might be made wise unto salvation, and use it as a About two miles from our village, a minister light to mark the daily path of duty, but that she preached who was famous for saying wonderful, might learn to speculate and dispute, and support a new, and startling things, such as proved very attrac certain set of opinions by a few detached passages of tive to those who had a smattering of religion, but scripture, without regard to the general bearing and who were but scantily and superficially instructed in practical tendency of the whole. I knew these per. its general scope and bearings, and thus were ready sons many years, and I lived to see the former altoto be carried about with every wind of doctrine. gether abandon her religious profession and attendThis minister was famous for crying down all the ance on the means of grace. I have heard that she neighbouring ministers as dry, dark, cold, and legal. | could even utter scoffs at religion; but I cannot bear He dwelt much on those matters about which the to admit the thought. The latter was, I believe, a Bible says but little; laid down his assertions with really conscientious woman; but I question if she great positiveness; and regarded all who questioned ever after that period knew much real enjoyment chem as opposers of the truth. He was much more of religion. She was like a bird that had wandered concerned to bring people up to a set round of ex- from its nest, and had foreaken her own satisfaction pressions, or to high-flown notions and impressions and comfort. She looked shy at her minister, and of personal revelations and assurances, than to lead fancied that he looked shy upon her, or that his or.' them to examine the scriptures humbly and impar- | dinary admonitions and cautions were i atended as tially; and as new-born babes, desire the sincere public reproofs of her. Then she would absent her. milk of the word, that they might grow thereby. self awhile, and try some other place of worship; or This person made a great noise for a time, and bad come only occasionally when a stranger preached. many hearers and many followers. Some, previously By and by she would be convinced that the fault altogether unacquainted with the gospel, were drawn was in herself. Then her mind would be harassed together by curiosity to hear some new thing. Or and distressed with apprehensions that she had never these, some went away to ridicule sacred things | known the grace of God in truth. Her own courge which had been set before them, clothed in rash afforded her no satisfaction. She had too real and and coarse expressions; others took up a hasty pro- deep a concern about her soul to be satisfied with fession of a cheap religion, which required little the bold assurance and enthusiastic impressions of more than the adopting a few set phrases, eagerly which some of her acquaintance boasted, and on following their leader through thick and thin, and which they were content to risk their eternal all; bitterly denouncing all who followed not with them. yet she could rarely divest herself of all other asso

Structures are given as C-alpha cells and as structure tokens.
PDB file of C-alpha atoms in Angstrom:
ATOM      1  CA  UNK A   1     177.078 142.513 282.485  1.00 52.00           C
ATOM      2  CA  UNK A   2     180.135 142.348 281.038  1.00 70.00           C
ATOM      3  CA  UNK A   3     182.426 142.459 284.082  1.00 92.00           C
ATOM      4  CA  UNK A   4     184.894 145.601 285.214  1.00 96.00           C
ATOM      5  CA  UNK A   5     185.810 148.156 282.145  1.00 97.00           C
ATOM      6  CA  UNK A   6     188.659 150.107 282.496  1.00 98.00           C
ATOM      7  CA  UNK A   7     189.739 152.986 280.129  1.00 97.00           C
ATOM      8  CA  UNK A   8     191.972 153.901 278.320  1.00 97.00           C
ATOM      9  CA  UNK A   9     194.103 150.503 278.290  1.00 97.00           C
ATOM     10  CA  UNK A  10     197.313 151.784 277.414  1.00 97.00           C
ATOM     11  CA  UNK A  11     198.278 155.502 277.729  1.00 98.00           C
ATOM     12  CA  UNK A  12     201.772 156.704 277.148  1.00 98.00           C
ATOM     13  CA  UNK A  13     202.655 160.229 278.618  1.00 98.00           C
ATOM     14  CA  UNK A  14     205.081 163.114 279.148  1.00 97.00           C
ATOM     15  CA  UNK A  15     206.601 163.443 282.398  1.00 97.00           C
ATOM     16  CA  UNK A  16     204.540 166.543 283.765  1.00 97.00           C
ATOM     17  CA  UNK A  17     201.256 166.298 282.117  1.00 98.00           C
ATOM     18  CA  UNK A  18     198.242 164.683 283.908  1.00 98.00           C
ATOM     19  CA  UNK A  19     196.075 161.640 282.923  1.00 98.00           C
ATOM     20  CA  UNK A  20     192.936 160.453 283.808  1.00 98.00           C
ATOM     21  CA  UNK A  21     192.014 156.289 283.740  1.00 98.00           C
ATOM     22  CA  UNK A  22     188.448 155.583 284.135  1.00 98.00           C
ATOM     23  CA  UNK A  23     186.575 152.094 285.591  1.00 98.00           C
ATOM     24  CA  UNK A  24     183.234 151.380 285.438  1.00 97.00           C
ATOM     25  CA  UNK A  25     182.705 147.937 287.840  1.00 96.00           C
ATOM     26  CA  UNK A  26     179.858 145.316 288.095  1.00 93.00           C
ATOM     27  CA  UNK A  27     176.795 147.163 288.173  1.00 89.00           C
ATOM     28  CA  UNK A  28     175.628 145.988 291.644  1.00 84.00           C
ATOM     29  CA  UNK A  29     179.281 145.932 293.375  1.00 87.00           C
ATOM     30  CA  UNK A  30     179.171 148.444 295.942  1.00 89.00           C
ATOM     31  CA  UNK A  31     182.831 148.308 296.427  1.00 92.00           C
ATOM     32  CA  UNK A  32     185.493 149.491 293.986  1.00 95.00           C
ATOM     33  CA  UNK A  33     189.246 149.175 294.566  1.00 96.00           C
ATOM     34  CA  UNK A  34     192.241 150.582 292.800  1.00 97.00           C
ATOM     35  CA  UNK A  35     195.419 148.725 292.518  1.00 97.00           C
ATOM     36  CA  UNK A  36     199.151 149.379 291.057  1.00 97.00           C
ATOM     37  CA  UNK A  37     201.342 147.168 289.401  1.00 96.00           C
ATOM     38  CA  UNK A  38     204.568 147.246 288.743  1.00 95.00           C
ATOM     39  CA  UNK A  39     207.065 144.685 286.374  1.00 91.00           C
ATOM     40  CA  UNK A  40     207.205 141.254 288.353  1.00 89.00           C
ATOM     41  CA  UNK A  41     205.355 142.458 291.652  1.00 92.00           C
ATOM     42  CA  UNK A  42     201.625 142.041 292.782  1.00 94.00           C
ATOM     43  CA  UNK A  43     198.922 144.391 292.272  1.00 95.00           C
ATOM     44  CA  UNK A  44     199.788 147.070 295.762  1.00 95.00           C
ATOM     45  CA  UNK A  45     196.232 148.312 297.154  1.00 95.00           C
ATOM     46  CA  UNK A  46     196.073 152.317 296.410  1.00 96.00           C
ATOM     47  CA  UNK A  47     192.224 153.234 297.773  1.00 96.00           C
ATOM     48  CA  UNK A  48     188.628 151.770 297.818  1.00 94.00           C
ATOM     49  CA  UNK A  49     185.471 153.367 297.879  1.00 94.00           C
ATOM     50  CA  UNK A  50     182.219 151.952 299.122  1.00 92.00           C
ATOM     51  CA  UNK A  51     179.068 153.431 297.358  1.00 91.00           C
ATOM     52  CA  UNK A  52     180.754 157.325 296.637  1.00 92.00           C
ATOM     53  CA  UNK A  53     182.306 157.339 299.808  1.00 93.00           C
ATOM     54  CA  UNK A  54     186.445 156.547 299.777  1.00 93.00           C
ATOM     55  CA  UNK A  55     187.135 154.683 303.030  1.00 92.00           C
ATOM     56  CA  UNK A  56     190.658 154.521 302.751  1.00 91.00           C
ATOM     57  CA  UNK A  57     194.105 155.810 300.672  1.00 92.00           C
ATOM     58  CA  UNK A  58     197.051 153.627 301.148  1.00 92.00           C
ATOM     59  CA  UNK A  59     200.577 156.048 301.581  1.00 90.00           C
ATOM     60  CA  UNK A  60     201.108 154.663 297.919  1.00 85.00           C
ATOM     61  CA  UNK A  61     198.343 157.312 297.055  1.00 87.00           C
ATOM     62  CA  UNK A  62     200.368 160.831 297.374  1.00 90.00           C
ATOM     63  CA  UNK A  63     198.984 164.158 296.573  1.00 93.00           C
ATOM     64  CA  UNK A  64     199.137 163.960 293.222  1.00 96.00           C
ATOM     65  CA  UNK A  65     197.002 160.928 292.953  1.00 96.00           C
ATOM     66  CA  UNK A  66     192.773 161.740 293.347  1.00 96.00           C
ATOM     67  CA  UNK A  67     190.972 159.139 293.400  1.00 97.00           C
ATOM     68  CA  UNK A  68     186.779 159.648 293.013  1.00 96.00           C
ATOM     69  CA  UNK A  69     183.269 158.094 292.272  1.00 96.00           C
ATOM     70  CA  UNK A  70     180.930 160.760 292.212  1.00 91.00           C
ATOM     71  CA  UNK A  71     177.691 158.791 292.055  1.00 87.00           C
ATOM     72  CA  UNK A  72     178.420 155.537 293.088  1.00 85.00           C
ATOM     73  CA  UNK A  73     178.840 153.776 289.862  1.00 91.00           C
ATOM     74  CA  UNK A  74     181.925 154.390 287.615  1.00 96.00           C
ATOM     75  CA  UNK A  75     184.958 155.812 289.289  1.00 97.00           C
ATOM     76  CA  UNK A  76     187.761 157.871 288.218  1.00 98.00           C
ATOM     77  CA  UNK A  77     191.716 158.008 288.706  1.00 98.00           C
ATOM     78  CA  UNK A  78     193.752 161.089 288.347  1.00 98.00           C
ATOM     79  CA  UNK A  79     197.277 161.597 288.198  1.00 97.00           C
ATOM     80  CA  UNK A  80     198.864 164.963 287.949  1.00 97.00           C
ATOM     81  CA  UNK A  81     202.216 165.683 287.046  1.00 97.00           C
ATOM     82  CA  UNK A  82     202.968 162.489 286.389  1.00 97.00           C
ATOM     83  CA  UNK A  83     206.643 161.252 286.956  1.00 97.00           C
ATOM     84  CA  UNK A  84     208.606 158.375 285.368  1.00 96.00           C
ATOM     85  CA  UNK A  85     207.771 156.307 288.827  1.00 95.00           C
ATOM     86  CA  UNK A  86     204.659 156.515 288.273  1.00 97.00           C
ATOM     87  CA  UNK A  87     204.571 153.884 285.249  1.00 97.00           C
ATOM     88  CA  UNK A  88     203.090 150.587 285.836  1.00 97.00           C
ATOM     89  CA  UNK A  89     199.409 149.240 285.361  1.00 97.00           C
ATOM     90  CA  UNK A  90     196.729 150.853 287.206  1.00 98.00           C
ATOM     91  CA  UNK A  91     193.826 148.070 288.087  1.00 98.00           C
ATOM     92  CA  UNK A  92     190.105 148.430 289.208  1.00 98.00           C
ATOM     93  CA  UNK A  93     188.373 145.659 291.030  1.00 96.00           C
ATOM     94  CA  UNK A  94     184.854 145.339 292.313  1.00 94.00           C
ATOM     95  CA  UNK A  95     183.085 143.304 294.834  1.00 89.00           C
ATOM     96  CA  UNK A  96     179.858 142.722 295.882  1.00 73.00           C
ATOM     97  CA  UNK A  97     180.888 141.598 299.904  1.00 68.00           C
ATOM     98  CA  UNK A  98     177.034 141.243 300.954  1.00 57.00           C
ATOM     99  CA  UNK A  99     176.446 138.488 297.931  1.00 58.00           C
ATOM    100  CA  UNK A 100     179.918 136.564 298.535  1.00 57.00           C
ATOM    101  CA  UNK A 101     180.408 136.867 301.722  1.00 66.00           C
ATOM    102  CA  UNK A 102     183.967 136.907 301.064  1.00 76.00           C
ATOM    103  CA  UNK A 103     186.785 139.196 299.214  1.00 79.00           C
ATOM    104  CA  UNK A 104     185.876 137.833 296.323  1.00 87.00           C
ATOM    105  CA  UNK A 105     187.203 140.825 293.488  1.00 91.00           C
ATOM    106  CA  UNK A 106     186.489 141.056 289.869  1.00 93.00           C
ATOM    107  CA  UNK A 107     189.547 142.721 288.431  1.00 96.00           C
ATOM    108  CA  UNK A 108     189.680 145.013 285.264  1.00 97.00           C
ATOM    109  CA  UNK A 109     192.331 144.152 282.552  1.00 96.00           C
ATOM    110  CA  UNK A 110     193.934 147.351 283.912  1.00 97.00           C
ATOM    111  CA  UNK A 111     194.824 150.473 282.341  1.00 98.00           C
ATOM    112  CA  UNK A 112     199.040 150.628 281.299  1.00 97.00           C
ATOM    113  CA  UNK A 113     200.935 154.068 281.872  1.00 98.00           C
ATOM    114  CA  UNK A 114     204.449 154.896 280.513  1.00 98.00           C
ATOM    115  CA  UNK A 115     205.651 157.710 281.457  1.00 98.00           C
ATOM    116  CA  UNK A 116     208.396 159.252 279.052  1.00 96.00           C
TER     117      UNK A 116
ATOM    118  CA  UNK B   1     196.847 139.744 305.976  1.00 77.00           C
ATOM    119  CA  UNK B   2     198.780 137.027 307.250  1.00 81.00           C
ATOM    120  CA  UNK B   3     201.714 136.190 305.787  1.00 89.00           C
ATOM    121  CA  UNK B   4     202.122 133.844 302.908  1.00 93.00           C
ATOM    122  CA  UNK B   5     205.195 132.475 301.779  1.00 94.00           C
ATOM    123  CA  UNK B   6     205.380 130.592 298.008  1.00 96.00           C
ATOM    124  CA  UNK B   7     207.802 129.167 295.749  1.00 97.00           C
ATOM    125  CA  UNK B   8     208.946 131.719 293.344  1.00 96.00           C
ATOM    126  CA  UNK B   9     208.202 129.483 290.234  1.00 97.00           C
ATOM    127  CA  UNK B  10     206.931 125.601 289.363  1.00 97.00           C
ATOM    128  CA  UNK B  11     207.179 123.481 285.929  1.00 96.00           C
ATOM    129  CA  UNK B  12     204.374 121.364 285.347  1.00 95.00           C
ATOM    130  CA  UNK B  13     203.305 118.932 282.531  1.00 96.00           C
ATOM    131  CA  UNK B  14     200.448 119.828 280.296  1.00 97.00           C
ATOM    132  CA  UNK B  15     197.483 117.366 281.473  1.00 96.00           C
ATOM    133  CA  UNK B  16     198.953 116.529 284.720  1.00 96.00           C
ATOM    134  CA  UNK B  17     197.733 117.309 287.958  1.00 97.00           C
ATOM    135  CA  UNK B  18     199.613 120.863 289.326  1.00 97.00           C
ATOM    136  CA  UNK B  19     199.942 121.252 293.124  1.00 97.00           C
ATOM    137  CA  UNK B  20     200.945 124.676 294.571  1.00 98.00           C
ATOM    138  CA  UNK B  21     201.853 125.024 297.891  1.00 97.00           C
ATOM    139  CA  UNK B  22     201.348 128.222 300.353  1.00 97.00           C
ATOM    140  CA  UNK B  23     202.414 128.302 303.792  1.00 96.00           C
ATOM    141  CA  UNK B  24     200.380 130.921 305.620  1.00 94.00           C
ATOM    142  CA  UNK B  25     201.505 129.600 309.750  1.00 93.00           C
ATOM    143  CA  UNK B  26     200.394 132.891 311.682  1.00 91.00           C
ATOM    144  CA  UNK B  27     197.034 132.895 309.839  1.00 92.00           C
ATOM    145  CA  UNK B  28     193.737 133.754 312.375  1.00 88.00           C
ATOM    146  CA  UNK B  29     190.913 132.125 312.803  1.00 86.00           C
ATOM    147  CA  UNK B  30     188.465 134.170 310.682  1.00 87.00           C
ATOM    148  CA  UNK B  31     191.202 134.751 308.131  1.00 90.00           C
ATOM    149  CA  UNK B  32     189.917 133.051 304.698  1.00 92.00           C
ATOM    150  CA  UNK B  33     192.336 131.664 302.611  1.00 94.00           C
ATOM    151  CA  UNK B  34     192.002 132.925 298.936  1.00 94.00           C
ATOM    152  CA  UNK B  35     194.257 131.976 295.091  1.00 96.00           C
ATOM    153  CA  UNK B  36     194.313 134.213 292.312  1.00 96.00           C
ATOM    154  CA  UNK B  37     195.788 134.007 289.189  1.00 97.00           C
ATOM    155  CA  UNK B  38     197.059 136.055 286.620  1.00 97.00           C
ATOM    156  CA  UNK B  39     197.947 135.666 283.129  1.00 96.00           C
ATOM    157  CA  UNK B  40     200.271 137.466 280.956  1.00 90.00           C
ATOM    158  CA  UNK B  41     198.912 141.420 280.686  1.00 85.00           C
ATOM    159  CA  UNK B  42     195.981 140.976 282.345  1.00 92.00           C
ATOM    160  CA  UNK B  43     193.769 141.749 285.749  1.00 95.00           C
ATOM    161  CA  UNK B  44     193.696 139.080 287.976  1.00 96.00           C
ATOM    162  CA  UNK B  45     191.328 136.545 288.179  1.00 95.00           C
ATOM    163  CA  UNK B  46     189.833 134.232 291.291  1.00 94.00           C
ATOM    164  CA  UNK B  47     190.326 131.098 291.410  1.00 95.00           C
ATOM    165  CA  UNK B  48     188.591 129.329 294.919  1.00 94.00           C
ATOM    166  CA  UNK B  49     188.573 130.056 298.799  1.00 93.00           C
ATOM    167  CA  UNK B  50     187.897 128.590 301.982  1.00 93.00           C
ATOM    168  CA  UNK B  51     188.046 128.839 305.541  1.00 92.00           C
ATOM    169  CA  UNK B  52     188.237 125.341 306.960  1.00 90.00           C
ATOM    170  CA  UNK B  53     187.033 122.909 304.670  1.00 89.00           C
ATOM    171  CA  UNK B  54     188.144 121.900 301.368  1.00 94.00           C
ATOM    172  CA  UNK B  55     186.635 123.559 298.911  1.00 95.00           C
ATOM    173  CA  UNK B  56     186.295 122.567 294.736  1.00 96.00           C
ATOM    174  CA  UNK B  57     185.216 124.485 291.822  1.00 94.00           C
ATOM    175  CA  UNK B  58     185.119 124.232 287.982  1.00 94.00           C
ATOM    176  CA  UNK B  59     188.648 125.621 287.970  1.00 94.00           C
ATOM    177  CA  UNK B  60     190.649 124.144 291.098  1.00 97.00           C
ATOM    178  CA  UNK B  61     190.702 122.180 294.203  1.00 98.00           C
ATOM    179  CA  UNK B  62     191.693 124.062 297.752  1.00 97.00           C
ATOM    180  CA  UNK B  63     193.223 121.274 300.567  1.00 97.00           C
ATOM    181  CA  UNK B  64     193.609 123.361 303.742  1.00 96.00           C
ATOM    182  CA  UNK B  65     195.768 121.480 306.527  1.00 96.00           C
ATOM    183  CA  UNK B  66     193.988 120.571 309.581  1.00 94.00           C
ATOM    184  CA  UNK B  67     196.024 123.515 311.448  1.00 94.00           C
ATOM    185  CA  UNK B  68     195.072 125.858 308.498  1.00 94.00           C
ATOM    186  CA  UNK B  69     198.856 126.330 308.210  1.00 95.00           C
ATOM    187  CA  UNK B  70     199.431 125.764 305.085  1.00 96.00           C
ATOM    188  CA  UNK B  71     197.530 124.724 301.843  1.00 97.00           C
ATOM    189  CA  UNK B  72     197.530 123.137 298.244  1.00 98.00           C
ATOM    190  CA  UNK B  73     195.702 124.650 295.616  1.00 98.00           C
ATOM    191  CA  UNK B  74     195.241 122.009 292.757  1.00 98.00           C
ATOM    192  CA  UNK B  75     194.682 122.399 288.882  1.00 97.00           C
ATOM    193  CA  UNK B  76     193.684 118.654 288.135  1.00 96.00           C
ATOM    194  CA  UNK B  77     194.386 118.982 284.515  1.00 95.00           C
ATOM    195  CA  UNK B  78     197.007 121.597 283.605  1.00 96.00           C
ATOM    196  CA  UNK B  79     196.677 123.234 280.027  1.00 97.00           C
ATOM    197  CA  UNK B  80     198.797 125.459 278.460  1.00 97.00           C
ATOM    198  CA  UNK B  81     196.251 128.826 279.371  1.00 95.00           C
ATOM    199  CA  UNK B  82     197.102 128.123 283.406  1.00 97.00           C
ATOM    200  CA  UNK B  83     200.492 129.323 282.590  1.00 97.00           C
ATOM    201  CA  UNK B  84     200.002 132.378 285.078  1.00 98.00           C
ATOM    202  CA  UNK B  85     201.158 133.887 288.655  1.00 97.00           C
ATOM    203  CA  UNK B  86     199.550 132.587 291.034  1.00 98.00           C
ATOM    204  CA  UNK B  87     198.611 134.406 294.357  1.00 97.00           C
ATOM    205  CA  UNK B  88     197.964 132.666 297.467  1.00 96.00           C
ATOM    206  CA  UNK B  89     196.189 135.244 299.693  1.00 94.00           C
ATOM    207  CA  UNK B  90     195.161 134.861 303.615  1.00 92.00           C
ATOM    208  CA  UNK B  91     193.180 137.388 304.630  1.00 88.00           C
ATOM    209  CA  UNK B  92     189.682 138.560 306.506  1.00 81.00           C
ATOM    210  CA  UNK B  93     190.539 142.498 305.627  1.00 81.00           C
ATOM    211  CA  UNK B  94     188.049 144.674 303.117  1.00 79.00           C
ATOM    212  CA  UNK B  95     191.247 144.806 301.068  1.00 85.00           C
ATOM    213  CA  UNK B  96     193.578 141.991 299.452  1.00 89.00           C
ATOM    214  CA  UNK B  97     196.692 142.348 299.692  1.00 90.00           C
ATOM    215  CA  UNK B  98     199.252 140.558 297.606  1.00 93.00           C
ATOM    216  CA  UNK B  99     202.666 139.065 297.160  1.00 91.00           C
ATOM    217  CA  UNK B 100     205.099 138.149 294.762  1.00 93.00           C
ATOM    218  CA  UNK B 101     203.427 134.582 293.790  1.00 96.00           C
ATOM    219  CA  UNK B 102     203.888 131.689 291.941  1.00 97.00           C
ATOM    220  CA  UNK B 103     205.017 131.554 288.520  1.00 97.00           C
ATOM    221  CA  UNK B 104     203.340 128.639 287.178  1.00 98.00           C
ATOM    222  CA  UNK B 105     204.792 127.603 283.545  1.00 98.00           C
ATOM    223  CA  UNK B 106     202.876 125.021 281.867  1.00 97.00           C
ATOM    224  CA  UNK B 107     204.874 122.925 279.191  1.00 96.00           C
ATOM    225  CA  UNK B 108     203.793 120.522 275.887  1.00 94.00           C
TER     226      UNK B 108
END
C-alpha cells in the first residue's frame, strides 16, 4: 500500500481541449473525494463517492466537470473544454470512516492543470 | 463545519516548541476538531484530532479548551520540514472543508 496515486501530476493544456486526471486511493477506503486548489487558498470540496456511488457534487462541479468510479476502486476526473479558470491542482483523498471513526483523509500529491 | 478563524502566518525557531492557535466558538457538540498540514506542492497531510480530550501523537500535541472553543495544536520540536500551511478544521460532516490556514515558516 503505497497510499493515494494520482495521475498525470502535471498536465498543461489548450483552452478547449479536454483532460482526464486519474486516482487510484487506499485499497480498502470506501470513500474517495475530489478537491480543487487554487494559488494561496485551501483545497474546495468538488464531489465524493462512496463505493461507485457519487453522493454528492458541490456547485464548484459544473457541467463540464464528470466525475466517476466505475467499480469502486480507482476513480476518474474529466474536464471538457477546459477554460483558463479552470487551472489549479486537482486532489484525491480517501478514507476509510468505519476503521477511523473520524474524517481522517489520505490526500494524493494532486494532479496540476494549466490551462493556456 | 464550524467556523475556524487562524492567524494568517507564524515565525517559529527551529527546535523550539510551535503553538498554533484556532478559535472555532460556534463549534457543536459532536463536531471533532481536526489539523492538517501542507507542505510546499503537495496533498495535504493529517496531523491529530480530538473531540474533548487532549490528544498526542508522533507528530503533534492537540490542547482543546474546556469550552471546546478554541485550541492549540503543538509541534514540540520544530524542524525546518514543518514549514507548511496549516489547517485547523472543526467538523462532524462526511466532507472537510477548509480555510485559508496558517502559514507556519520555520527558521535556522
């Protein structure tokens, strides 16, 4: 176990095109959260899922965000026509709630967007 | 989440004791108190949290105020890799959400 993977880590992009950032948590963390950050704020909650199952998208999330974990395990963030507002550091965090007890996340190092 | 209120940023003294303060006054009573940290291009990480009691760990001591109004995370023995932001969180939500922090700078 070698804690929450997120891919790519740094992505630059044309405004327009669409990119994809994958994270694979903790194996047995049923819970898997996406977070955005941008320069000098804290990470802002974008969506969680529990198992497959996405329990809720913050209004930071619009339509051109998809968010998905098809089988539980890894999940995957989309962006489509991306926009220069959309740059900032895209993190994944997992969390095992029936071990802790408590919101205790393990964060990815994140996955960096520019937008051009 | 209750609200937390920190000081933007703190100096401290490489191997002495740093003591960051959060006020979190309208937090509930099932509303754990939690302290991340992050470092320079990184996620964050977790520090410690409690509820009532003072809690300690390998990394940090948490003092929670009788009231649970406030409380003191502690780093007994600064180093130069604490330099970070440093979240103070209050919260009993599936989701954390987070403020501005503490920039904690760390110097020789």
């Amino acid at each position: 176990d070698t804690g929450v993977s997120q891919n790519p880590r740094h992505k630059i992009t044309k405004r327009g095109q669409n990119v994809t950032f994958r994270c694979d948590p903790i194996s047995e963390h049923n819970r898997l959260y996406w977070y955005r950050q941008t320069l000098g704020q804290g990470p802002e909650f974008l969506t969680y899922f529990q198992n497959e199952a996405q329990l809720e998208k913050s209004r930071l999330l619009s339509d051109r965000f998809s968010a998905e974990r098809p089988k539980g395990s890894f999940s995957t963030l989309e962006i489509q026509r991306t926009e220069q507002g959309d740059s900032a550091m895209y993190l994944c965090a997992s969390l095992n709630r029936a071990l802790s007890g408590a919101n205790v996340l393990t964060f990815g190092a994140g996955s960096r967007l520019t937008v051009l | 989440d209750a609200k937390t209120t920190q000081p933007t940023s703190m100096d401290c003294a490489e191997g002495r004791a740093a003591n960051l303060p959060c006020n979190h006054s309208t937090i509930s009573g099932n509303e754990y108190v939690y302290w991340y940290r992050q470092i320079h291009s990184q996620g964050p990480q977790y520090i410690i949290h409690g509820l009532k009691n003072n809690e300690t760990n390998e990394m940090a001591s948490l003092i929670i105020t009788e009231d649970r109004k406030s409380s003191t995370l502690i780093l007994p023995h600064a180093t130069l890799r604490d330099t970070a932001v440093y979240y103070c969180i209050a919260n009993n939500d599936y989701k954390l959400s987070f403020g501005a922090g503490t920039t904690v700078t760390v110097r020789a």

There were others who had begun to run well, ciations, and venture simply as a poor perishing but who, on listening to the instruction that causeth sinner on the mercy of God in Jesus Christ. To the to err, were soon transformed from humble, modest end of her days she was tossed about with winds of learners, to self-conceited and censorious disputants, doctrine and changeableness of frames. We hope and such as caused their best friends to weep and to she was saved, though it was “80 as by fire ” or stand in doubt and dread of them.